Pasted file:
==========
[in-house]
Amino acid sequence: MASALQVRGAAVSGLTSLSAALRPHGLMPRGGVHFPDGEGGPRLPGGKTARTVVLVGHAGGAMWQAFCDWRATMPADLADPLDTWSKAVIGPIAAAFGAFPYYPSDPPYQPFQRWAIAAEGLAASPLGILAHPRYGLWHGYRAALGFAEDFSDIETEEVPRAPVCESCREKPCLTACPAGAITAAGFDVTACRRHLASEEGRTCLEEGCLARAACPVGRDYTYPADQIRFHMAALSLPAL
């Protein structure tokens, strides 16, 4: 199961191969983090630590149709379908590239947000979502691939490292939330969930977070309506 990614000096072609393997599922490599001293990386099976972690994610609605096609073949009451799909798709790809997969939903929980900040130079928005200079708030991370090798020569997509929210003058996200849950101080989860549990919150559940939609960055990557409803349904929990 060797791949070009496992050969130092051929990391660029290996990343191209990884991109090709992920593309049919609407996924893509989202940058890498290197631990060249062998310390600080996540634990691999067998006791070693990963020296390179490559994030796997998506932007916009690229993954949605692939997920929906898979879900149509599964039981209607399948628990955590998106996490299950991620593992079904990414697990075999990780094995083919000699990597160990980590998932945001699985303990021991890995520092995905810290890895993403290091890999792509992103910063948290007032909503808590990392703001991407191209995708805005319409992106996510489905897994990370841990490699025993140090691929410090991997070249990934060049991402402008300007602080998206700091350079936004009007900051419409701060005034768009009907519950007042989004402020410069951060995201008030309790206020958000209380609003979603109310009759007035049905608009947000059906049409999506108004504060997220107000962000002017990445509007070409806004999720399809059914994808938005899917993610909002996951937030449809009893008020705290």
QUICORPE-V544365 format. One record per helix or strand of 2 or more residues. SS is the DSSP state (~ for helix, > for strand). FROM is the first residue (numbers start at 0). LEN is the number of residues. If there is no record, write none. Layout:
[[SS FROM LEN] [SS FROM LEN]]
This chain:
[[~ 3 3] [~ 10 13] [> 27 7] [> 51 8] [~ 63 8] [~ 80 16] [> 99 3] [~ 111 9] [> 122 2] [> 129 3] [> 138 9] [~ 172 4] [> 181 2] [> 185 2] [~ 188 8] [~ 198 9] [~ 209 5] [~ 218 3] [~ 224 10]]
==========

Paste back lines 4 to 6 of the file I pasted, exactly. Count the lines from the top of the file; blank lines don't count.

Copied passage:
QUICORPE-V544365 format. One record per helix or strand of 2 or more residues. SS is the DSSP state (~ for helix, > for strand). FROM is the first residue (numbers start at 0). LEN is the number of residues. If there is no record, write none. Layout:
[[SS FROM LEN] [SS FROM LEN]]
This chain: